Canada Steps Up for Japan in Crisis

By Kim Hughes 3/19/11 |

Canadian Red Cross, IFRC
Photo courtesy of Canadian Red Cross / IFRC
As Japan continues to pinball between almost incomprehensible disasters, the world is stepping up to help. And Canada is no exception.

In addition to the federal government — which has pledged an array of expertise and technical assistance as well as the Canadian Forces — homegrown humanitarian and relief agencies are in high gear, deploying teams, fundraising and otherwise assisting in any way possible.

“We have made our complete resources available,” John Saunders, director of disaster management in Ontario with the Canadian Red Cross, tells Samaritanmag.  “Internationally, we have two mobile field hospitals that are complete surgical units that can be deployed on request from the Japanese Red Cross. And we’re basically on standby at this point for any human or material resources they may require.

“The Japanese Red Cross is a very robust emergency management program with over one million volunteers trained in disaster response,” Saunders continues. “They also have over 50,000 individuals trained to assist in emergency medical teams — so doctors, nurses and medics who are specifically able to be deployed for emergency medical help. All those resources are being engaged.

Canadian Red Cross, Japanese Red Cross
Photo courtesy of Canadian Red Cross / Japanese Red Cross
“Once those resources are exhausted, that’s when the international teams would step up to supplement the strong existing Japanese team. Right now, we are financially assisting them in the costs of relief programs such as bottled water to the millions without it, sheltering operations and medical assistance.”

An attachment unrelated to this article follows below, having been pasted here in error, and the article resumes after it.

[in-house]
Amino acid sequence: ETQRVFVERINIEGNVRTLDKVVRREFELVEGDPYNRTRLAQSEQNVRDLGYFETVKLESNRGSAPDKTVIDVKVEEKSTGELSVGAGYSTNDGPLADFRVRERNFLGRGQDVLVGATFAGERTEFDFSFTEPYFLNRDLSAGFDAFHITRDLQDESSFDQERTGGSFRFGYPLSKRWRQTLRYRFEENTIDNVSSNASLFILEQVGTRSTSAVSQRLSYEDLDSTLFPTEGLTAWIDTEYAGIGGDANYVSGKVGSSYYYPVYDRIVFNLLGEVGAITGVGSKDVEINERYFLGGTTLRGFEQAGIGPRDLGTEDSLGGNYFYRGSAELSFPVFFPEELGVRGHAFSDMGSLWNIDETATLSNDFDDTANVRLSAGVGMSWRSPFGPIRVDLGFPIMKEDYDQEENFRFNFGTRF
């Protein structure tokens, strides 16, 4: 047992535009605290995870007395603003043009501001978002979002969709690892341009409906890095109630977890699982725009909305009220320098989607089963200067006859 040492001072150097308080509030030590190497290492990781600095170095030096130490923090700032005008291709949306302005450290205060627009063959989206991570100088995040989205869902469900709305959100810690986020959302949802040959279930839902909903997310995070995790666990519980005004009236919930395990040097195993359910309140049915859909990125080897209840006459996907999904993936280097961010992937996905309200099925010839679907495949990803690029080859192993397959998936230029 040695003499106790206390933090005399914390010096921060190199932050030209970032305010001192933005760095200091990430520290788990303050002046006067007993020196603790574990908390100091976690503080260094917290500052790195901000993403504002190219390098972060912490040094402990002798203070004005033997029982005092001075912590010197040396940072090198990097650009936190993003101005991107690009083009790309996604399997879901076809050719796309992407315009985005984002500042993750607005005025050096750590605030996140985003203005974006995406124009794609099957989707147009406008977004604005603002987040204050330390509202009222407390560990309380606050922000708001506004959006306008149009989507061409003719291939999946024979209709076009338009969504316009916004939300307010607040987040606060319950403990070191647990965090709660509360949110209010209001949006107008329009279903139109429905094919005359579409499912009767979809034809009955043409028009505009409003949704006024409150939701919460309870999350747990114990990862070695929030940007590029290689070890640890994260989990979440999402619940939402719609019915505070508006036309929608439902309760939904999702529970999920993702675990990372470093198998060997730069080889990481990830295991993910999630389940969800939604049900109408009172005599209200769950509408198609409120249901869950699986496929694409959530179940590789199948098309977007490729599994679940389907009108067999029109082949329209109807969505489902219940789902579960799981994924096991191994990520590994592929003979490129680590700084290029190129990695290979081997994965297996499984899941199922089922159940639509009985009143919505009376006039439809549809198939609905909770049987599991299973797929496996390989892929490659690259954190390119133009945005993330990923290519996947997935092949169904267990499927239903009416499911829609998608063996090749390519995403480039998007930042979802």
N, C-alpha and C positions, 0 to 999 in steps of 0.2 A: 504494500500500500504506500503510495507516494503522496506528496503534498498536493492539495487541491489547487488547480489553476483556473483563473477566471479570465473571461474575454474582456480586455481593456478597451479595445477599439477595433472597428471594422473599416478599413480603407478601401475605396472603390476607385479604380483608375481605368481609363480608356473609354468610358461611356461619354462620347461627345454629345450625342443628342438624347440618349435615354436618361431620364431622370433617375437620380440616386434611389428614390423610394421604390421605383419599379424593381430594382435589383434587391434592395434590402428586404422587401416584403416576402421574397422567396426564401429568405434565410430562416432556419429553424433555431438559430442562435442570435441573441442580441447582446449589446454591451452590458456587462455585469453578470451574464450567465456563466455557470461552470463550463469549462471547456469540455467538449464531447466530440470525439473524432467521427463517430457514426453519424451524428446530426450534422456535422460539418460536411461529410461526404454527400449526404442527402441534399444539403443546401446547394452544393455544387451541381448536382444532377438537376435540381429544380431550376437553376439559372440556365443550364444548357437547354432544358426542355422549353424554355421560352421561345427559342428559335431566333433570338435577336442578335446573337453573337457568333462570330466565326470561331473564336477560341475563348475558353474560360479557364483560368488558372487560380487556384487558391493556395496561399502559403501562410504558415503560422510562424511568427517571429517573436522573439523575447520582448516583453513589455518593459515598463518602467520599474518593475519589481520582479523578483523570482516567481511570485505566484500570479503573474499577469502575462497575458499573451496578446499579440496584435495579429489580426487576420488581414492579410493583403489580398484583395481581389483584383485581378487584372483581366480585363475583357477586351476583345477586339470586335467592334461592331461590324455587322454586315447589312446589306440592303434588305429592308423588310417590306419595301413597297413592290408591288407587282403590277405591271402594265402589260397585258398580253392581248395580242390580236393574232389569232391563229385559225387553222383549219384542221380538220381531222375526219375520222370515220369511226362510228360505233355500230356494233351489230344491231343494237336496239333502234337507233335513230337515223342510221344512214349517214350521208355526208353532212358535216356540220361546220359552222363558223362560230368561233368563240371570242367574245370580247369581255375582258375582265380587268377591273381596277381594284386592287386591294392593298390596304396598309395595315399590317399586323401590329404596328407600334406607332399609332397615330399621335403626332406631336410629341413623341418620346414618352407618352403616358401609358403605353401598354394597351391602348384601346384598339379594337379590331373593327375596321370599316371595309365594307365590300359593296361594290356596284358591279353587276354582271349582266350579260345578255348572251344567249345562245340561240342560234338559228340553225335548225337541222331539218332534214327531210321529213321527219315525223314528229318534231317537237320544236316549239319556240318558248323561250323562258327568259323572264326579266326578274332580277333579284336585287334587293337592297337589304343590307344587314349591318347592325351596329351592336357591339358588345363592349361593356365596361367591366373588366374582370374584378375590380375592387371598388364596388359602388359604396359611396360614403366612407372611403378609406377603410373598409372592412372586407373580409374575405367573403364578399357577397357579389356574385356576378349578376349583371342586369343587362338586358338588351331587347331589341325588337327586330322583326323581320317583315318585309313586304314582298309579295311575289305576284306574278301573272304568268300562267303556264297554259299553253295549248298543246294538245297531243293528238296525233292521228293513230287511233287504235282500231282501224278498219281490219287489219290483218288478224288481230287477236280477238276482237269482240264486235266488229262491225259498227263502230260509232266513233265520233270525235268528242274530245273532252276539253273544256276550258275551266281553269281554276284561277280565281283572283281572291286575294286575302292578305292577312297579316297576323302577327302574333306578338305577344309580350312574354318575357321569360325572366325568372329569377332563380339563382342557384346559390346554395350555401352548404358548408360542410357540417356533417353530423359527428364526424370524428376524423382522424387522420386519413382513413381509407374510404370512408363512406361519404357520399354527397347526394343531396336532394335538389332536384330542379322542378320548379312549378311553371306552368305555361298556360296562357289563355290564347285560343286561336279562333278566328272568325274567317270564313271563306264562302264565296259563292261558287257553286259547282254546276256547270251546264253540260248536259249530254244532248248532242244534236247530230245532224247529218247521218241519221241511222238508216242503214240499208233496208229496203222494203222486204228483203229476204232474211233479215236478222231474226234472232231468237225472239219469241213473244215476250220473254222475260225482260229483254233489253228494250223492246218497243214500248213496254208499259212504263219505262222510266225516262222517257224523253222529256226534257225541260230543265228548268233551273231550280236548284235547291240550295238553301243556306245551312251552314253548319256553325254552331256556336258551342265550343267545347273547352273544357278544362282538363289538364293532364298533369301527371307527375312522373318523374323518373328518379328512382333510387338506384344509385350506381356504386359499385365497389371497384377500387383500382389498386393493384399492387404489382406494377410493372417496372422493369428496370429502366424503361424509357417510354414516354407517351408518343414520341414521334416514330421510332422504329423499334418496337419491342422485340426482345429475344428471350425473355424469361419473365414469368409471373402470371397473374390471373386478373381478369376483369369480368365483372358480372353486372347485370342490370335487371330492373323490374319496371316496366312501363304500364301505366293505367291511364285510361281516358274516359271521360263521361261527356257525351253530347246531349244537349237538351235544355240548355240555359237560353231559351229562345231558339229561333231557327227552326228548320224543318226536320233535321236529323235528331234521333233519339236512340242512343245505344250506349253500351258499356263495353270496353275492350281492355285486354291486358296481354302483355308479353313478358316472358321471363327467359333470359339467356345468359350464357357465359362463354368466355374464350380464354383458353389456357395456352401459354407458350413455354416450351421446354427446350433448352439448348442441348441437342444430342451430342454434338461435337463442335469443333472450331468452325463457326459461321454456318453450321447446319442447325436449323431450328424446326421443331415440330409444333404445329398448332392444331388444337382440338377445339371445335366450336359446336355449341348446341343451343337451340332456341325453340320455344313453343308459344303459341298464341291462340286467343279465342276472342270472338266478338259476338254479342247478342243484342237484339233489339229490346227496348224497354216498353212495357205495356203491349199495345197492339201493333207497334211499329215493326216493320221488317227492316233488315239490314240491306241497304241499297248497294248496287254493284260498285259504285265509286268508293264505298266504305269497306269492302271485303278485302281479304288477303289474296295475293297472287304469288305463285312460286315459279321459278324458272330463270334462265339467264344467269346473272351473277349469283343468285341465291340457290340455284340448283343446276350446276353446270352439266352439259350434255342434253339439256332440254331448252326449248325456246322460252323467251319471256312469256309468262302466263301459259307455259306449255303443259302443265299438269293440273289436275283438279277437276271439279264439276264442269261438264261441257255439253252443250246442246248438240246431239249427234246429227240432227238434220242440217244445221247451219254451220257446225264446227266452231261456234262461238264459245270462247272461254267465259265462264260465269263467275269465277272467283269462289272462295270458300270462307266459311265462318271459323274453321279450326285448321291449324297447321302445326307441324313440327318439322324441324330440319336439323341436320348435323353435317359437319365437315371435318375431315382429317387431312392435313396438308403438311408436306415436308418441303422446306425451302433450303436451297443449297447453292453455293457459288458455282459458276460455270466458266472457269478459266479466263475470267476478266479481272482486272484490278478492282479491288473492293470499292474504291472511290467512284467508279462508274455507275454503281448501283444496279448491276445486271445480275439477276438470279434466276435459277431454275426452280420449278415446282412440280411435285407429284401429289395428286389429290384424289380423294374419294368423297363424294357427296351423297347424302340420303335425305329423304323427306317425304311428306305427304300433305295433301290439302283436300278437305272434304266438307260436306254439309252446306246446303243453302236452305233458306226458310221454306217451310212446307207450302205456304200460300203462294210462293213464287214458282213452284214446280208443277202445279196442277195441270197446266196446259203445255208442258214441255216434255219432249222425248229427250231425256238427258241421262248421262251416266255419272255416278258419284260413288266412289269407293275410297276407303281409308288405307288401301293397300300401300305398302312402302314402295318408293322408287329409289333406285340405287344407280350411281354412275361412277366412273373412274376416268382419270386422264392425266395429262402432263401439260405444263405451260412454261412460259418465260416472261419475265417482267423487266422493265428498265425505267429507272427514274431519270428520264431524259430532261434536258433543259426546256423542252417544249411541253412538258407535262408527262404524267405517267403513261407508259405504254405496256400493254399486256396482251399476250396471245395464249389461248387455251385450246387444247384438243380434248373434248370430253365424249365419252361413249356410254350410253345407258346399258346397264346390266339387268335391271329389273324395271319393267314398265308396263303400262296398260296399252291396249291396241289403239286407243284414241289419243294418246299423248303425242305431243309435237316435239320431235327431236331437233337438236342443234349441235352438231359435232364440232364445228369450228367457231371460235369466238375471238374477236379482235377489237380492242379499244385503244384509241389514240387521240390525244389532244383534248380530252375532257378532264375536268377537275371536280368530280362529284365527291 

According to World Vision Canada, World Vision Japan's assessment team, which is made up of local staff members, is currently on the ground in the northeastern coastal city of Sendai to determine how to best meet the needs of children and families who have survived the earthquake and tsunami disasters.

“This team is coordinating with local government officials and our parent organizations to determine how we will start relief operations to support children and their families,” says Caroline Riseboro, vice-president of public affairs, World Vision Canada. “World Vision is also sending a specialist in psycho-social support for children.

“Immediate plans include the distribution of emergency relief supplies to 6,000 people in the town of Tome [northeastern part of Sendai], including 4,500 blankets, 130,000 wet-wipes for children, 100,000 sanitary napkins for women and 4,800 [units of] bottled water.”

Riseboro continues: “We are also working to establish one or more child-friendly spaces. These sites offer psychosocial support for children affected by disasters, and allow them to resume normal childhood activities and experience structure and security that are often lost during emergency situations.”

Canadian Red Cross, IFRC
Photo Courtesy of the Canadian Red Cross / IFRC
At Médecins Sans Frontières (MSF) meanwhile, Canadian press officer Naomi Sutorius-Lavoie confirms that an 11-person MSF team is on the ground and working in evacuation centres with local medical staff in a small, isolated community in Miyagi prefecture.

World Vision
Minamisanriku town is one of the most severely hit by the Tsunami. Japanese self-defence militaries are doing search and rescue. / Photo: courtesy of World Vision
Sutorius-Lavoie says MSF staff plan to start a small clinic in another town near Minamisanriku. Once additional medical resources from the extensive Japanese relief efforts arrive, MSF will try to find other pockets of communities who may need medical assistance.